Strengths and Weaknesses of Your NetApp Simulator

I’d like to get started with the Netapp’s simulator.  This is a very useful product that simulates a Netapp storage system.  I will be using it extensively in this blog so that even if you don’t have a Netapp storage system available you can still follow along.

What it is:

The simulator is a wonderful tool to learn about Netapp storage systems.  If you are currently supporting Network Appliance products and don’t have a lab or test system at work it is a great way to test concepts before implementation.  To understand the simulator you should realize that it is running real Data ONTAP code.  The Data ONTAP operating system is not simulated.  It is real.  What is being simulated is the underlying hardware and this brings with it some limitations.  The Network Appliance product that most closely resembles the simulated hardware is a FAS270.  Still, having your own “FAS270” to play with is pretty useful.

Limitations:

You will have to scale your test implementations down, but I have still found it to be very useful.  Like a FAS270, the simulator only supports two (simulated) Ethernet network ports and does not support fibre channel ports.  So you can’t use it to test ideas with fibre channel LUNs or run fibre channel diagnostic commands.   It does support iSCSI LUNs, though.  The number and size of simulated disks is limited, but is large enough to be useful.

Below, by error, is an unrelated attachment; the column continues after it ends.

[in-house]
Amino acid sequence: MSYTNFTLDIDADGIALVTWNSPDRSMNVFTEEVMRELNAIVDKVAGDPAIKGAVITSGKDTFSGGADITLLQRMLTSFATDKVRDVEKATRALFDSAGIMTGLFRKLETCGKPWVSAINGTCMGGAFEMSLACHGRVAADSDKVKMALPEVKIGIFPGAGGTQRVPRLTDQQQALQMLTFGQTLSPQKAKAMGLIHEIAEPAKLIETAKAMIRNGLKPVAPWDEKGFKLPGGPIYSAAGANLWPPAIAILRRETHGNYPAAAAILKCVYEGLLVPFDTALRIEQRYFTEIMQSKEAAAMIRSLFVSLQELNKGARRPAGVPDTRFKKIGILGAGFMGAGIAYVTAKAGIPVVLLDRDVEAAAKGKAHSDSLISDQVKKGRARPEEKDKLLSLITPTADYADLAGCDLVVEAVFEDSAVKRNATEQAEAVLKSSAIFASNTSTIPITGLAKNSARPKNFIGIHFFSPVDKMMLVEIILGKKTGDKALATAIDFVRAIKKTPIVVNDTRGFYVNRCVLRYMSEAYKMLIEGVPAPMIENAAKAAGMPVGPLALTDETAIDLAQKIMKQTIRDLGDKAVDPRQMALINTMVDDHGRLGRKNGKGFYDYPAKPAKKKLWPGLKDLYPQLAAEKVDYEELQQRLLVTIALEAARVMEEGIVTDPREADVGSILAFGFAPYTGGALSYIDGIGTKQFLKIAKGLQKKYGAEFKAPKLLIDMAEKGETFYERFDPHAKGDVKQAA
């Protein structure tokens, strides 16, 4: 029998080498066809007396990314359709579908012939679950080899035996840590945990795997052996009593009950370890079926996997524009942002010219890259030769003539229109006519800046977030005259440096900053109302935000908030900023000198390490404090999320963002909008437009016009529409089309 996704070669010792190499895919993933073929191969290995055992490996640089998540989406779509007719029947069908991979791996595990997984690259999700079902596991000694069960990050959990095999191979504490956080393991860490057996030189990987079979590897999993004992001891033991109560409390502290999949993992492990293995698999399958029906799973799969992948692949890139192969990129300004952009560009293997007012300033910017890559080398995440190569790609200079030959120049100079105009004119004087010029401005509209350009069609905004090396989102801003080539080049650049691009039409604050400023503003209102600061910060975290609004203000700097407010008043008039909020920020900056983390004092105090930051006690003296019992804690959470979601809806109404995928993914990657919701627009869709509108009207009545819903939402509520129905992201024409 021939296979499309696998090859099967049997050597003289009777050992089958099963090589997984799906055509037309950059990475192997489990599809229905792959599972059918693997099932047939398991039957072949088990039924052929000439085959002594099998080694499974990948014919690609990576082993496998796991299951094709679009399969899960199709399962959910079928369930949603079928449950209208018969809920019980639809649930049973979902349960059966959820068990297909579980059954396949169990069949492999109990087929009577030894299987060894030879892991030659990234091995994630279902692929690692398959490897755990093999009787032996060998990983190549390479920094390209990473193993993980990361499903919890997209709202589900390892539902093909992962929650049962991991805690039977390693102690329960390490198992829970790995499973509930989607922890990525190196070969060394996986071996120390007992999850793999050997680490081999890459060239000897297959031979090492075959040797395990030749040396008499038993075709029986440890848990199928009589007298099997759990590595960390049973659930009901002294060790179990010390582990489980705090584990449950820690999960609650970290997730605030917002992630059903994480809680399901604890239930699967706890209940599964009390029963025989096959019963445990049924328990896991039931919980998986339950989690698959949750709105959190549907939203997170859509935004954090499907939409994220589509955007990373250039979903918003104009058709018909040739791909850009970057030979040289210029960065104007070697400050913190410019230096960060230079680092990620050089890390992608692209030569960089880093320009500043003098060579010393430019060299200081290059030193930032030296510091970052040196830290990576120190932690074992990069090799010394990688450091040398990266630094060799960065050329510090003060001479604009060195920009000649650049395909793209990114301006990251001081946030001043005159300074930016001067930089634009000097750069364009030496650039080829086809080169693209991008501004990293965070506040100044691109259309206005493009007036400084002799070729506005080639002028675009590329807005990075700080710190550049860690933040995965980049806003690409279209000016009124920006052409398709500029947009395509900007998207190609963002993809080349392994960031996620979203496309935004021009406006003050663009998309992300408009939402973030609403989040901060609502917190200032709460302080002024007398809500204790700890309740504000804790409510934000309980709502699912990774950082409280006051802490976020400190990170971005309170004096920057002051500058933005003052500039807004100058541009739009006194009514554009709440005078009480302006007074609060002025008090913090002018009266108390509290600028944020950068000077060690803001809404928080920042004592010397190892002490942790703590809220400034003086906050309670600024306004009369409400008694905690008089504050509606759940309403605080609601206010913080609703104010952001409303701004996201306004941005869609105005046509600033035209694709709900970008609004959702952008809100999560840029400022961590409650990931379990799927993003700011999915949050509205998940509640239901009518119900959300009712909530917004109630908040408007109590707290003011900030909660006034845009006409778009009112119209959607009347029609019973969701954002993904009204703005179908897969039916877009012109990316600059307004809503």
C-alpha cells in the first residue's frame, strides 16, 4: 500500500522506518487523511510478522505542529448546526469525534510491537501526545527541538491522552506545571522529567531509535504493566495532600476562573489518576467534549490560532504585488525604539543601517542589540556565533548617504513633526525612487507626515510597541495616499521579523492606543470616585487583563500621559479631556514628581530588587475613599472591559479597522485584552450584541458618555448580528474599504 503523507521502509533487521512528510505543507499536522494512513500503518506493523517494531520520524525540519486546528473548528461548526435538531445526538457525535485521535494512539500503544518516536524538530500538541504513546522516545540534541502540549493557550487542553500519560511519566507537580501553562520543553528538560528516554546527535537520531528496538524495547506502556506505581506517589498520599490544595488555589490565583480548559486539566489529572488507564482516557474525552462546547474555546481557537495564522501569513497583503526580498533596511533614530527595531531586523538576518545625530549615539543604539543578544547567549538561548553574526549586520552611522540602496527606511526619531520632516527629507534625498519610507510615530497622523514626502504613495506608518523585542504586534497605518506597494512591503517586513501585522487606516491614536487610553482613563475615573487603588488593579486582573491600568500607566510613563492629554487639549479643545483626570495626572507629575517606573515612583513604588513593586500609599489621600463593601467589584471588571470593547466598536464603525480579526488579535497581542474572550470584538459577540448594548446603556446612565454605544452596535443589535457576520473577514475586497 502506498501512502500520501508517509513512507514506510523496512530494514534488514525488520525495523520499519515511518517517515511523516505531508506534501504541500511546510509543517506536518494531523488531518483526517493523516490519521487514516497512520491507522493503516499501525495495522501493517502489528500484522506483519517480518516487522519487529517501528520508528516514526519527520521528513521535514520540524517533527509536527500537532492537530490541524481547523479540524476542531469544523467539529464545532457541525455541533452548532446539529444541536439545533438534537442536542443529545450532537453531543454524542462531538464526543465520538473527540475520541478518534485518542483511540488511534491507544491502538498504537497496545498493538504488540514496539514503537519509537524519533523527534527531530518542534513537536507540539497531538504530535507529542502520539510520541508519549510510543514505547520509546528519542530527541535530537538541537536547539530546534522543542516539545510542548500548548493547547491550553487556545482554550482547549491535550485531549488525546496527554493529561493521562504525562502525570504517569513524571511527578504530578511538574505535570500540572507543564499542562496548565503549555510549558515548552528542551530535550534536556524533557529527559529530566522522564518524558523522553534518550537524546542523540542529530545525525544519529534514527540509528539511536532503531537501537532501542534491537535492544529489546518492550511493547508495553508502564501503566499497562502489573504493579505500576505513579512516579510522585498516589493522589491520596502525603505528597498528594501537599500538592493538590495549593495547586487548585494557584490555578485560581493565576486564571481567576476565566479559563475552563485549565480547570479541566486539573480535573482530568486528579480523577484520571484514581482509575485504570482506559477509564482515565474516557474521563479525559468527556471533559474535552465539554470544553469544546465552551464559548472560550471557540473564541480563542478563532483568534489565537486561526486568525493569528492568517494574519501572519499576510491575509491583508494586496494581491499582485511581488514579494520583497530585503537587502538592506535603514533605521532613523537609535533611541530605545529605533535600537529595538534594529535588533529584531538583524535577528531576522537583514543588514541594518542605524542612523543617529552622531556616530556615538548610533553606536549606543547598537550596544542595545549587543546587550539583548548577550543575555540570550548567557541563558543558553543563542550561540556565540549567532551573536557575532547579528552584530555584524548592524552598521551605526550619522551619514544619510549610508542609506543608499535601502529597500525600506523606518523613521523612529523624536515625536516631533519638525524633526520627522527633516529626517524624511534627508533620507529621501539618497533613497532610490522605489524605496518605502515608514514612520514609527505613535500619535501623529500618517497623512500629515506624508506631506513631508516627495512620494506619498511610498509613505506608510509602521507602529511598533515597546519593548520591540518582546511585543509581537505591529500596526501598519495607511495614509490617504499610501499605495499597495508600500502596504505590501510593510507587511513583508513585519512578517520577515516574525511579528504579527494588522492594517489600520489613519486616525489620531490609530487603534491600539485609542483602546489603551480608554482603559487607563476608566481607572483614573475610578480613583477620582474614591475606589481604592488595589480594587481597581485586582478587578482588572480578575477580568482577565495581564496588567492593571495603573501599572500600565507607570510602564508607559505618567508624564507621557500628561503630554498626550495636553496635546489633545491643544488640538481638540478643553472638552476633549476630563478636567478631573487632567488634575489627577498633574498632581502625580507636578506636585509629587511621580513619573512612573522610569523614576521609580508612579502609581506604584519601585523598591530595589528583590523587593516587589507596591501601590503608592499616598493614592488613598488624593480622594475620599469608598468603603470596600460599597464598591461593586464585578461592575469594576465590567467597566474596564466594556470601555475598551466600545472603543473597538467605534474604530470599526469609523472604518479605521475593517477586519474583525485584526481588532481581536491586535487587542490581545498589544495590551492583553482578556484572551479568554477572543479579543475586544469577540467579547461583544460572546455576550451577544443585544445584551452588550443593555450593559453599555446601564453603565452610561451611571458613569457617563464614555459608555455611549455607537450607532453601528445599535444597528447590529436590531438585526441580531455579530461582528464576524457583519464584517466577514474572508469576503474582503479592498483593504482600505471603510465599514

Performance will also not be indicative of real hardware.  We can test proof of concept scenarios, but not scalability or sizing.

Strengths:

The simulator supports clustering, so it is possible to build two simulators in a cluster configuration and test various failover scenarios.  Virtually all of the products Netapp has available for licensing are available with the simulator, so if you are interested in testing anything from LUN clones to SnapLock, it can be done with the simulator.  Simulator specific licenses are available for free. 

The simulator is available for free download from your NOW account.  You will either need to get a now account or talk to someone who has one to download the simulator. 

After logging in to NOW, go to the service and support page and look for Toolchest.  Select the toolchest and scroll down the page.  Items are in alphabetical order.  Look for “simulate ONTAP”.  It is currently item number 64, but this will probably change over time.

Environment: 

The simulator requires a Linux host.  Virtually any version of Linux will work with version 7+ of the simulator.  I have experienced Red Hat, SUSE and Ubunto without problems.  It is best to have two Ethernet ports on the Linux machine.  It also works fine in a VMware virtual machine, again configured with two virtual NICs.

Next:  setting up your simulator

 

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